Energy, Exports and Economic Progress
Posted October 1, 2014
Earlier this month Oilprice.com’s Nick Cunningham wrote this piece explaining that the debate over exporting U.S. liquefied natural gas (LNG) has been won – citing the openness of the Obama administration and leading Democrats to exports. Cunningham writes:
In fact the Obama administration and Congressional Democrats have received little blowback for the LNG projects that have received approval. And with tacit or overt support from Democrats, the LNG issue has largely been won by export supporters.
Still, some export opponents try to gain traction despite the findings of a number of studies (NERA, ICF, Brookings) that project broad economic benefits to the United States from LNG exports, with minimal effect on domestic prices. Earlier this year NERA updated its 2012 study:
LNG exports provide net economic benefits in all the scenarios investigated, and the greater the level of exports, the greater the benefits. The market for LNG exports is self-limiting, in that little or no natural gas will be exported if the price of natural gas in the US increases much above current expectations. High levels of exports can be expected only if natural gas is plentiful and inexpensive enough to produce so that prices remain below current levels, even with high levels of exports. (Emphasis added)
The issue of domestic prices is important because export opponents have been using an apples-to-oranges argument trying to scare up unfounded concern about the domestic effects of exports, citing conditions in Australia’s natural gas market.
A separate ICF study provides rebuttal. The study found that market constraints in eastern Australia simply don’t apply in the United States, where our infrastructure and resources are far more widespread – ready to ramp up production and turn exports into an engine of job creation, with minimal impact on domestic prices. The report:
… the large movements seen in eastern Australian long-term contract prices are not expected to occur in this country. Instead, it is expected that U.S. gas supplies will grow along with new demands from U.S. liquefaction plants and that the U.S. gas market is expected to experience only modest price increases and losses of non-LNG loads.
Key details include:
- The domestic market in eastern Australia is small compared to the size of any one LNG project and to all projects in aggregate. In contrast, the U.S. LNG projects individually and in total are a much smaller part of the U.S. natural gas market.
- Regional markets in Australia are not adequately interconnected to each other by pipeline and so demand increases can have big price effects. In the United States, the markets are strongly interconnected through the extensive gas pipeline network and the impacts of demand increases can be spread out over a much larger market area.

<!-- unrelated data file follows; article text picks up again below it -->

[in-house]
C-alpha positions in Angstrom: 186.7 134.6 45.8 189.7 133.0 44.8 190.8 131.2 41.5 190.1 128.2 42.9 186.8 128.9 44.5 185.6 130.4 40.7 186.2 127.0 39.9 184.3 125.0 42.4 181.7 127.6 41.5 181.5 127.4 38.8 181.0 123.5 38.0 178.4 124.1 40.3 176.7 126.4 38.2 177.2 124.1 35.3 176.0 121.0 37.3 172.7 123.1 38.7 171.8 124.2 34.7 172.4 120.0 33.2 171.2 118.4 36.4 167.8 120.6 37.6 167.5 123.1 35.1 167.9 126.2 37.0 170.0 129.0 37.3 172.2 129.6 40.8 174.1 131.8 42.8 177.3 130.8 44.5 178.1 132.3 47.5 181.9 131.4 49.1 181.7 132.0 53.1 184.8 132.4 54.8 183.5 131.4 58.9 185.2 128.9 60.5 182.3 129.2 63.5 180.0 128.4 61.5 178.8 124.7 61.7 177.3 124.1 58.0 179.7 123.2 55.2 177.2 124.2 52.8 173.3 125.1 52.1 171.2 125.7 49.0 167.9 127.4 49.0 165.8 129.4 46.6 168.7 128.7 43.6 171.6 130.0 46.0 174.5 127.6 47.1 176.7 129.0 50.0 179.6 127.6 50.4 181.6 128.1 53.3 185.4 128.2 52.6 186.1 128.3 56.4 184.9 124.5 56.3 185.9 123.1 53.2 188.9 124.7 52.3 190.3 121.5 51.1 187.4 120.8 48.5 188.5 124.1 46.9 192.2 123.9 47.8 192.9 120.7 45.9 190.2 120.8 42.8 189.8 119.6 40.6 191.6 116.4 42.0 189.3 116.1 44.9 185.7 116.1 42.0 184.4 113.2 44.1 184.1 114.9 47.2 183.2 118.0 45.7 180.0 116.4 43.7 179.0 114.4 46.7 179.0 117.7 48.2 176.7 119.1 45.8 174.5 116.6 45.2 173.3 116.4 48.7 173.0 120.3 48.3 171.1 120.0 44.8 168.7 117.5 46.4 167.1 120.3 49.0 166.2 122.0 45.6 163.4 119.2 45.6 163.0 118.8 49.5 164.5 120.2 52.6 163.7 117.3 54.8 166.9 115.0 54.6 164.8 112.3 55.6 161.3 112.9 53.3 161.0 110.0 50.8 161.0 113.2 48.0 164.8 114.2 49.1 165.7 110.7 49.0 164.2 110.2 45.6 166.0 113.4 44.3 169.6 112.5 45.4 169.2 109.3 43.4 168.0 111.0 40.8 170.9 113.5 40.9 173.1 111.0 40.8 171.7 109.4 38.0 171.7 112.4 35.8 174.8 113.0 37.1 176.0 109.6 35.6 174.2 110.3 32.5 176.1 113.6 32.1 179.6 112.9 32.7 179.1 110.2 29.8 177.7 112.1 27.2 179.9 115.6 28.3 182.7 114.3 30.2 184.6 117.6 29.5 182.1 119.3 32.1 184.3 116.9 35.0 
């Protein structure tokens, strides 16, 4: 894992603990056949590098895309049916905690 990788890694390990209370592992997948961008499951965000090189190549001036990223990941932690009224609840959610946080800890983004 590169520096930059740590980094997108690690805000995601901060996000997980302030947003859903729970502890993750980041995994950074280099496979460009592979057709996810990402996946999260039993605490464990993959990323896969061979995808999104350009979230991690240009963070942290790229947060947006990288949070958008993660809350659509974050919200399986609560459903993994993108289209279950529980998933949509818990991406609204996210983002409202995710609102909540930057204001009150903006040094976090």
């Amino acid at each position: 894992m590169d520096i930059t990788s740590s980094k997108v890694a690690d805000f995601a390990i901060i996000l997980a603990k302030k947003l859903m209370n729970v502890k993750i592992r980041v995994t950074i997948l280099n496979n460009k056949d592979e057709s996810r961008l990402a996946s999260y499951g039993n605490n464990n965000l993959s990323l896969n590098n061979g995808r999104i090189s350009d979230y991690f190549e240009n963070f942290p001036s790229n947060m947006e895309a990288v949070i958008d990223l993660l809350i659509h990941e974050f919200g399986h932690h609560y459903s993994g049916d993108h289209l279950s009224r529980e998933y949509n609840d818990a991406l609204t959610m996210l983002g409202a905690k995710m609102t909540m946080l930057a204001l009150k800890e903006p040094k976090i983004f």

- In addition, the U.S. trades natural gas through pipelines with Canada and Mexico making the effective market size even larger.
- Supply sources in eastern Australia for the LNG projects are new coalbed methane (CBM) development projects, which have not all performed as well as expected. More wells and higher capital costs will be needed to achieve target production rates at CBM sites. The United States has a much more diverse set of supply options and recent well productivity tends to be at or above expectations.
- Australia has a relatively small population base with low levels of unemployment, especially in construction and high skilled sectors. This has led to cost increases in LNG export projects (both upstream and downstream segments and in both western and eastern Australia) and has slowed development of new gas supplies. The United States has a much larger labor market and greater ability to meet incremental demands for labor, equipment, and materials with manageable cost increases.
Mr. Cunningham’s analysis notwithstanding, U.S. policymakers need to keep their eye on the ball. The global LNG market is forming even as Washington slow-walks approvals for LNG export projects to non-free trade agreement countries. To harness the economic and other benefits of America’s natural gas wealth, the federal government should quickly approve pending LNG export projects to ensure that the U.S., the world’s No. 1 natural gas producer, is a major player in the emerging global market. Erik Milito, API’s director of upstream and industry operations, from earlier this year:
“We have this international competition and could potentially lose out. Time is of the essence on LNG approvals because these $10-, $15-, $20-billion investments could go to another place in the world where there are 60 other projects moving forward. … Our point here is let’s let the market figure it out. The more the government has a process where these decisions are delayed, the more the government is actually helping to drive investment outside the United States because we’re creating a disadvantage for the companies that aren’t getting through the process.”
About The Author
Mark Green joined API after a career in newspaper journalism, including 16 years as national editorial writer for The Oklahoman in the paper’s Washington bureau. Previously, Mark was a reporter, copy editor and sports editor at an assortment of newspapers. He earned his journalism degree from the University of Oklahoma and master’s in journalism and public affairs from American University. He and his wife Pamela have two grown children and six grandchildren.
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